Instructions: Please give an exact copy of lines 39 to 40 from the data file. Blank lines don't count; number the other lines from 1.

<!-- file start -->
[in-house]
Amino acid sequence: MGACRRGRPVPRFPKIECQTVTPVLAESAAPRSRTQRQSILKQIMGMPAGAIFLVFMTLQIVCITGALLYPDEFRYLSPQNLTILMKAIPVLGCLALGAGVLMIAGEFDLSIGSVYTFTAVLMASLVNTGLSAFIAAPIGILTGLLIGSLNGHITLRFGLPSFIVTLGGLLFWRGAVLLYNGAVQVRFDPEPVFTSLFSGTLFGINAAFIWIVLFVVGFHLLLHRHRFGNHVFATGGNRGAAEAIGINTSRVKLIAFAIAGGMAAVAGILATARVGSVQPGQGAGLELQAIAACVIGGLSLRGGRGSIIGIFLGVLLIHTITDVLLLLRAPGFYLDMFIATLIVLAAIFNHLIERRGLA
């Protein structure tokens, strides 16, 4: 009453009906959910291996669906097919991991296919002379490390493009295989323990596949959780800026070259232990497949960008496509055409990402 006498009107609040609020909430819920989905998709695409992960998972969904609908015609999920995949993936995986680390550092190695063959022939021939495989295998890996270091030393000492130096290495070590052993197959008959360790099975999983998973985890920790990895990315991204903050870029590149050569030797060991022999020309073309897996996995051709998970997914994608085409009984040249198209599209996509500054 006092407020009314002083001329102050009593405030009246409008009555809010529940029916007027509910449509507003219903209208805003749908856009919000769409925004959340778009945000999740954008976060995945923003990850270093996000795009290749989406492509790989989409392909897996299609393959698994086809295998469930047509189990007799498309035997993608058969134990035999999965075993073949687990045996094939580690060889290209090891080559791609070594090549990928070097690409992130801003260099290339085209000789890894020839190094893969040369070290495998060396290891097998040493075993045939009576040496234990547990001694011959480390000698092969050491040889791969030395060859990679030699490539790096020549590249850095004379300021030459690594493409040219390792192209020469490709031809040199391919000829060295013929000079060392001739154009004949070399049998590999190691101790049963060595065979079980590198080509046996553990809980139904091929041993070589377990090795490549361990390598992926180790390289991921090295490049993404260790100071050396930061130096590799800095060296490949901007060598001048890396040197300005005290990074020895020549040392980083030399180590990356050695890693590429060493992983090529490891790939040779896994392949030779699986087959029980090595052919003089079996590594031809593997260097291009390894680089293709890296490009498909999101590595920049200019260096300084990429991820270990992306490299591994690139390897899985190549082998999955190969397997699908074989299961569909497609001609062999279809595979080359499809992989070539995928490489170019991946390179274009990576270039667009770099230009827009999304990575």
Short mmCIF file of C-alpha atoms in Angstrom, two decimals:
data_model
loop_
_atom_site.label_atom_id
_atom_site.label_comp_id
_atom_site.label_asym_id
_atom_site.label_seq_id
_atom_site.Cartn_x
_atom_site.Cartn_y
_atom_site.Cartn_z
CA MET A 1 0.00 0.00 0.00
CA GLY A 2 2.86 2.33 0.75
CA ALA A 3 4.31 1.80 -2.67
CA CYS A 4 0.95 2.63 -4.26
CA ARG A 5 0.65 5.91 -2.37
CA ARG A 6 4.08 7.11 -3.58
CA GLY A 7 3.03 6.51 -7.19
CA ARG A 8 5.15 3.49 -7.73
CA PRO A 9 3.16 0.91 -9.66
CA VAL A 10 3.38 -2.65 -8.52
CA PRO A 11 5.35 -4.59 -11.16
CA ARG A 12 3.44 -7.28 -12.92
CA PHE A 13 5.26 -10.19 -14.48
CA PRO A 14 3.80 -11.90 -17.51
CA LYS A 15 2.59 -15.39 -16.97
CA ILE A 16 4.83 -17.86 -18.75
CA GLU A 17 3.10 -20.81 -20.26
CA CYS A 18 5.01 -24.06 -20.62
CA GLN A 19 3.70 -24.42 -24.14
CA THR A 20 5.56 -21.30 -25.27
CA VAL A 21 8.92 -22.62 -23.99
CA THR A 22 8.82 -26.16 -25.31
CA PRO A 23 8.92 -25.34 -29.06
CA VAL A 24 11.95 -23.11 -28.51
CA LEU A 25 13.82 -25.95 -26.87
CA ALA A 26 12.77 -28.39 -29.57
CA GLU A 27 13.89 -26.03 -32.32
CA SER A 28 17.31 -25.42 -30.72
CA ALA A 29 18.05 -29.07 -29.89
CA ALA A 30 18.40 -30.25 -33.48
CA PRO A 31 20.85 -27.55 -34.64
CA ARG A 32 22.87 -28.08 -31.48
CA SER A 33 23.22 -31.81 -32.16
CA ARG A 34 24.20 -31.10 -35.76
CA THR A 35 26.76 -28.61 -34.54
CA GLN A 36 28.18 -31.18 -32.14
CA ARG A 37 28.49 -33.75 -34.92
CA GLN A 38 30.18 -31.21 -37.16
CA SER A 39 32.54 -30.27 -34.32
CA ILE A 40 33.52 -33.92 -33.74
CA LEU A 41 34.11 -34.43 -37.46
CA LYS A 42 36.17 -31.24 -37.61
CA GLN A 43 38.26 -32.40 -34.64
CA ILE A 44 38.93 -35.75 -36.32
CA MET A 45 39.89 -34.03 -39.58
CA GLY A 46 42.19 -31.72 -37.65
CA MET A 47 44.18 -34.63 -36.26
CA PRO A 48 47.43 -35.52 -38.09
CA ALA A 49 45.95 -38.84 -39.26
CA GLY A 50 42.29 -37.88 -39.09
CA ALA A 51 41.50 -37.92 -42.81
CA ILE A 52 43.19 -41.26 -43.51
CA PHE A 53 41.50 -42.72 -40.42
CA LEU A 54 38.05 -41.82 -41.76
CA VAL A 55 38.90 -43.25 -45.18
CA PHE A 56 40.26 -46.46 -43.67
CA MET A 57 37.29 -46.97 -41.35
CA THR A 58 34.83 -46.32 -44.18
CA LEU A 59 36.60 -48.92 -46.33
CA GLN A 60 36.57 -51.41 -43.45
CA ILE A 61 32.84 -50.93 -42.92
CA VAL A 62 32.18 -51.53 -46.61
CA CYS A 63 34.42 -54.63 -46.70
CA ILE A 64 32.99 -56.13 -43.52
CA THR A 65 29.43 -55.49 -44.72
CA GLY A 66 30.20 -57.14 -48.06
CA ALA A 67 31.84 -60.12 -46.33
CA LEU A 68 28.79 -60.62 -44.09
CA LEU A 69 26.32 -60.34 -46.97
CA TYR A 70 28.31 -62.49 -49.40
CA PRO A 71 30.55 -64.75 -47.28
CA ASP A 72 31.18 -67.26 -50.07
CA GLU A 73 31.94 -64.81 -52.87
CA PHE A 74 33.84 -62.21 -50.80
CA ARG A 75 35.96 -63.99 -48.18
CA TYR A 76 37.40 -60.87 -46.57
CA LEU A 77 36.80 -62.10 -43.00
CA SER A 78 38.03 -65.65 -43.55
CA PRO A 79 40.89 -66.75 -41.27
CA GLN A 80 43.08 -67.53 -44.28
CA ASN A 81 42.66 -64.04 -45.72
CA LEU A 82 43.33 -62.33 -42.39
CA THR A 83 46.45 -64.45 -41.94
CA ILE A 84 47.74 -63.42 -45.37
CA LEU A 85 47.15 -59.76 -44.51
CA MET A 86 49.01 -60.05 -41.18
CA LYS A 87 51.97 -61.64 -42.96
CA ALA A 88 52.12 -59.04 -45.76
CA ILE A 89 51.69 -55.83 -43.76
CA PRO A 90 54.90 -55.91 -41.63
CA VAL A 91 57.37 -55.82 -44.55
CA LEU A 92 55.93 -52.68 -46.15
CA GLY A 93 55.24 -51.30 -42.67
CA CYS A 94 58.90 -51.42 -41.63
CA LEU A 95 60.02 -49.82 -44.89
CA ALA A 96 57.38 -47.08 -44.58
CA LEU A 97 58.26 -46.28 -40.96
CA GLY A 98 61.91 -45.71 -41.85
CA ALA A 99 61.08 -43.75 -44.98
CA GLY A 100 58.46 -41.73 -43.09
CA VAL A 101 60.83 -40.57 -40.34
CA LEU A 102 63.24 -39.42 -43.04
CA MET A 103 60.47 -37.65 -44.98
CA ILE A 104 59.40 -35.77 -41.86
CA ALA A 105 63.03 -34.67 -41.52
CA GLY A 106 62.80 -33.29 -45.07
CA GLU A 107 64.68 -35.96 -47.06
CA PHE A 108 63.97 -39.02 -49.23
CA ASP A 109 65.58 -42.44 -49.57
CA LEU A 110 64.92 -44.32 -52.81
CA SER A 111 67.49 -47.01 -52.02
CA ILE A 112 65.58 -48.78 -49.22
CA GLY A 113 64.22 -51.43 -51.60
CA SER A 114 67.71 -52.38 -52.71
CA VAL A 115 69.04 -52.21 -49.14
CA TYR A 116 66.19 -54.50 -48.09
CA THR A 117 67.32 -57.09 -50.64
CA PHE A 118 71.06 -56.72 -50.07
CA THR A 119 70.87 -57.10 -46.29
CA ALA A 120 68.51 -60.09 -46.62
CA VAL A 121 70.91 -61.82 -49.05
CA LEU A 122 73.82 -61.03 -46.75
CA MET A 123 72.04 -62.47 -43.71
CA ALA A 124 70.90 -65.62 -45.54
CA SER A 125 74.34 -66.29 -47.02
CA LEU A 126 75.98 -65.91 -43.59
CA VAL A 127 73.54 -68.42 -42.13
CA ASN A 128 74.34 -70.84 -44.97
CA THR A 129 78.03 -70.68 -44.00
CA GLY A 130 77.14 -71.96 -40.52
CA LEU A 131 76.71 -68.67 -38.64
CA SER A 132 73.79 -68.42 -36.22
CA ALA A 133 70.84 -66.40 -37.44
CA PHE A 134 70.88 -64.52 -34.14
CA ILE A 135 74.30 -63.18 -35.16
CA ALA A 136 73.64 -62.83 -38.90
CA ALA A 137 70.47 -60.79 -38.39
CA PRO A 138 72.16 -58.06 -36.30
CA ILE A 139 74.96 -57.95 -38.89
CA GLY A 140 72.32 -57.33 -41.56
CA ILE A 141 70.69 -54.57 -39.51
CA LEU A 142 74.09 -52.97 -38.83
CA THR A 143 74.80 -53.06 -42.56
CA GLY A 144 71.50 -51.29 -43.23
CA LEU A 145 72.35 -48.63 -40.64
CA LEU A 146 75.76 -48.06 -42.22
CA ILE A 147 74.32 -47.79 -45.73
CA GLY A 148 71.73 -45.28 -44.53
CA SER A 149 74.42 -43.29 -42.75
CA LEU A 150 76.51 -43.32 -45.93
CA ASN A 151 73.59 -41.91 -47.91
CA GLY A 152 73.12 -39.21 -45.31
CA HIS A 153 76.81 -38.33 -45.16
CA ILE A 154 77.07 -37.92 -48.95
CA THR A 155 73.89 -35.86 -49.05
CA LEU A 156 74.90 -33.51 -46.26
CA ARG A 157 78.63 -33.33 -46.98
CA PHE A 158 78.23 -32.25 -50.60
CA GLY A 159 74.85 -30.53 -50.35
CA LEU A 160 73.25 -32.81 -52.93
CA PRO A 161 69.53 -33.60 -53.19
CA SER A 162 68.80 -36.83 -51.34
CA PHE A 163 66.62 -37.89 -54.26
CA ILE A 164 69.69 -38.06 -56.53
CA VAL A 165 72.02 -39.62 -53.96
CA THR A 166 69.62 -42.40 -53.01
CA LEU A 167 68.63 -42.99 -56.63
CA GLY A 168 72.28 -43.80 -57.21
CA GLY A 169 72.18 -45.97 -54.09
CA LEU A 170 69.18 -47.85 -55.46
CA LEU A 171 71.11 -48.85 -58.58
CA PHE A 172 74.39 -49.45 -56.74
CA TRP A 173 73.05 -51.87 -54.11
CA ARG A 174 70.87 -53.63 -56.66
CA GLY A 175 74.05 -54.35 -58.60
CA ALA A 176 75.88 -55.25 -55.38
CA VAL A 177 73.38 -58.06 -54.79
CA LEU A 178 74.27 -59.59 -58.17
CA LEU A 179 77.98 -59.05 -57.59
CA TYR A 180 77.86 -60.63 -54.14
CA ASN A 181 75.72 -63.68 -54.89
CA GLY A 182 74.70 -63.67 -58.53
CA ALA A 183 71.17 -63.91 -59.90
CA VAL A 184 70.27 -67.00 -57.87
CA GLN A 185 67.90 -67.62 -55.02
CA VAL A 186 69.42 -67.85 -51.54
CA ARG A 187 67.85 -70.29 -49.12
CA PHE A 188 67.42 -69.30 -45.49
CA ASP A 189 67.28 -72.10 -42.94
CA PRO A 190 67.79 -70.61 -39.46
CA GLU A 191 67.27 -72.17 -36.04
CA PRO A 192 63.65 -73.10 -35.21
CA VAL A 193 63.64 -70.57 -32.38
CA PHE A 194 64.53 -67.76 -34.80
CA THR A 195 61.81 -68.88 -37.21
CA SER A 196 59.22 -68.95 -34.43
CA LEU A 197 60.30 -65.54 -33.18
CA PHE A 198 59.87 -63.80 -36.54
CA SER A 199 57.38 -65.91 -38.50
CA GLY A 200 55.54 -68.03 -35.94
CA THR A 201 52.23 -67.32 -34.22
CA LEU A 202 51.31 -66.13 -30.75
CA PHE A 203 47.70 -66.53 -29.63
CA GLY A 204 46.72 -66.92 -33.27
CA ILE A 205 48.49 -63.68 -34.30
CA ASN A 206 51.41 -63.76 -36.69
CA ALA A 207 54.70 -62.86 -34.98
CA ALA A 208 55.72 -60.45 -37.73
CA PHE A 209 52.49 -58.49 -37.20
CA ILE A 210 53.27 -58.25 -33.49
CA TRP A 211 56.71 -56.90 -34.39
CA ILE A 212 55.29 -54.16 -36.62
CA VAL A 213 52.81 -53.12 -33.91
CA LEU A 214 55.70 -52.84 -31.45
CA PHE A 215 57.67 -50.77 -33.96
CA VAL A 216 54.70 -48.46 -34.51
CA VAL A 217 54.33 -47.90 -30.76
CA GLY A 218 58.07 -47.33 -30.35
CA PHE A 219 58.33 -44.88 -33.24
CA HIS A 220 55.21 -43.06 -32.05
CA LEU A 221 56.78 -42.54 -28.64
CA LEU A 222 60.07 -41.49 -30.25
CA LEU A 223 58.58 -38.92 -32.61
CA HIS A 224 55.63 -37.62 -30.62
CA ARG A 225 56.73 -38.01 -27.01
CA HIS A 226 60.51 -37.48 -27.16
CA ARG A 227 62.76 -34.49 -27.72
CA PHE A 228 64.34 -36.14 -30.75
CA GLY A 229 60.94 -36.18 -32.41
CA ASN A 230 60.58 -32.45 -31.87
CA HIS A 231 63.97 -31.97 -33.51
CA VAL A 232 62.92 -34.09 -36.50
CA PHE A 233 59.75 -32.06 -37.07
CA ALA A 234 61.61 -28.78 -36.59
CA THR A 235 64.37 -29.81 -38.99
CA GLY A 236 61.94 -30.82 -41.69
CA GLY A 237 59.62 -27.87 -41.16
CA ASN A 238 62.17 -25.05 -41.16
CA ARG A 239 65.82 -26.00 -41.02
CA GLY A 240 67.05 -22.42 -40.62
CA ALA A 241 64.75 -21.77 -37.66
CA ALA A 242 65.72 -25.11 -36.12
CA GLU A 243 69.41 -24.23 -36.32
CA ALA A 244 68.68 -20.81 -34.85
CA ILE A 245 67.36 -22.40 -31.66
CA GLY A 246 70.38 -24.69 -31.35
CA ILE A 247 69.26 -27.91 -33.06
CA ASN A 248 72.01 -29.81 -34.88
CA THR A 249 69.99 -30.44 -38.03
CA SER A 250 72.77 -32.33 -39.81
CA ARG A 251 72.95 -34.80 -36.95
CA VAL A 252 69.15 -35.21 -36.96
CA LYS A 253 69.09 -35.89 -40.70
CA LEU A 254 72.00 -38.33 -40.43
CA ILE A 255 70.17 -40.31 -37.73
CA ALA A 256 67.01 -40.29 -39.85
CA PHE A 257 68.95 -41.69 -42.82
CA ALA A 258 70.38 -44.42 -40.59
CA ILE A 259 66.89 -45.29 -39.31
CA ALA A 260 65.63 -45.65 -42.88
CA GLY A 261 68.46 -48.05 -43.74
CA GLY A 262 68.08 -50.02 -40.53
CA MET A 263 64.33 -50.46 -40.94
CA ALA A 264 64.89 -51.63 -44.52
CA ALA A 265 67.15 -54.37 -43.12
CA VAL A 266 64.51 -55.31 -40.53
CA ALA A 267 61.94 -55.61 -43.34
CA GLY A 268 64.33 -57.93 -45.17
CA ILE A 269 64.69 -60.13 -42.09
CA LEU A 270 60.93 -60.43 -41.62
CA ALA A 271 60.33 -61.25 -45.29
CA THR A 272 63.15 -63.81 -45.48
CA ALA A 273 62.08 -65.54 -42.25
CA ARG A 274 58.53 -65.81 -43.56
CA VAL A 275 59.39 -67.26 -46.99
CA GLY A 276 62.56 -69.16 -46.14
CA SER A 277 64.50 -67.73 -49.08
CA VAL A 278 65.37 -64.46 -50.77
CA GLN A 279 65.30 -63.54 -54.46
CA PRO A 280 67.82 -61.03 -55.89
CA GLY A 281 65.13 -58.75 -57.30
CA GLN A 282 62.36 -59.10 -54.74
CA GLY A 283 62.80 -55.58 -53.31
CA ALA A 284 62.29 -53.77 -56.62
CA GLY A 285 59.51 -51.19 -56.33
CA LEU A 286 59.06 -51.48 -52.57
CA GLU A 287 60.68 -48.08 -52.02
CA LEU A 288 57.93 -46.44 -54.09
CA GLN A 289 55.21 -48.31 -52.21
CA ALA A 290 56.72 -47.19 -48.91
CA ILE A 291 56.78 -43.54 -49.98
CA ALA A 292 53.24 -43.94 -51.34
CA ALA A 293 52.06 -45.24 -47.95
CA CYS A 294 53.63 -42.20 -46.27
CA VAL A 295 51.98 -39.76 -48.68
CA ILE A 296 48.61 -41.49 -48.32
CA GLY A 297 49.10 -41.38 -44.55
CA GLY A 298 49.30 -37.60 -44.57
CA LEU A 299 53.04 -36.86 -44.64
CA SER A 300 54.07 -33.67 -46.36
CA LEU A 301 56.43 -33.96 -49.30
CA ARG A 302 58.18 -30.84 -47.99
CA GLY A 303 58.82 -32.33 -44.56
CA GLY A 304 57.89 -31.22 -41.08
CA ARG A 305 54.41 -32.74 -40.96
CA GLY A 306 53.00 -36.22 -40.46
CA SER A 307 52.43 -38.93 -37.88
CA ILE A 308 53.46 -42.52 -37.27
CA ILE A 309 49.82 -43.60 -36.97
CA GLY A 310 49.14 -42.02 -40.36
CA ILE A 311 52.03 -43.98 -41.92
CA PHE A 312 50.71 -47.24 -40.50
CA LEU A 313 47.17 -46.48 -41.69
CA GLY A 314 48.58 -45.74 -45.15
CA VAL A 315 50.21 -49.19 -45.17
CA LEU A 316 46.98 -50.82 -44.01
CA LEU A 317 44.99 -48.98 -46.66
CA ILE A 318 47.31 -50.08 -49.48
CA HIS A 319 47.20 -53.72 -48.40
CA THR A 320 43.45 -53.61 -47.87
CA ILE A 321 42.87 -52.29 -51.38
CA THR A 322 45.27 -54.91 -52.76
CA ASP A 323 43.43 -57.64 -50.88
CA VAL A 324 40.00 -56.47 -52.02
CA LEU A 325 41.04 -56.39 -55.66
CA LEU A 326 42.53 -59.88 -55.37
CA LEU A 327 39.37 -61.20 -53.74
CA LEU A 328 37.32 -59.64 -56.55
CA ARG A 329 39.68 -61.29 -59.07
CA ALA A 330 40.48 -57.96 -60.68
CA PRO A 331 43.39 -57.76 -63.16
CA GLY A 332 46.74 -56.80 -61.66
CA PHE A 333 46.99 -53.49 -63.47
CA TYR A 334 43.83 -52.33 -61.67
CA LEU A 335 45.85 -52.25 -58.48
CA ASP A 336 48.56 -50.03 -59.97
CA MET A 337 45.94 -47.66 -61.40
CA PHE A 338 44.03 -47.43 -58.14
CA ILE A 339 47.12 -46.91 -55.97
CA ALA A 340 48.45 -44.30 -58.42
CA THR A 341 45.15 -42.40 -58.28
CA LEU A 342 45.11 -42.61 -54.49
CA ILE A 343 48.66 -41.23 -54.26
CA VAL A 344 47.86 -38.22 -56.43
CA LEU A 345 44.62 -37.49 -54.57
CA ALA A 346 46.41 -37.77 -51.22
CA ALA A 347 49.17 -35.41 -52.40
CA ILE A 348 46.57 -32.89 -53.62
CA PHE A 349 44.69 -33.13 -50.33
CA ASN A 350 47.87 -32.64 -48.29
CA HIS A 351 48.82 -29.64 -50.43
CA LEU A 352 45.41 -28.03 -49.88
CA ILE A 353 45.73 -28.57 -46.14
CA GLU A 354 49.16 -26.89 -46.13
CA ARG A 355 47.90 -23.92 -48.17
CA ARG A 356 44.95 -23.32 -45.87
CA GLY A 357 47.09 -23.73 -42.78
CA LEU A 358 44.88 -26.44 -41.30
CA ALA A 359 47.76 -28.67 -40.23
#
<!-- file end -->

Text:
CA ALA A 26 12.77 -28.39 -29.57
CA GLU A 27 13.89 -26.03 -32.32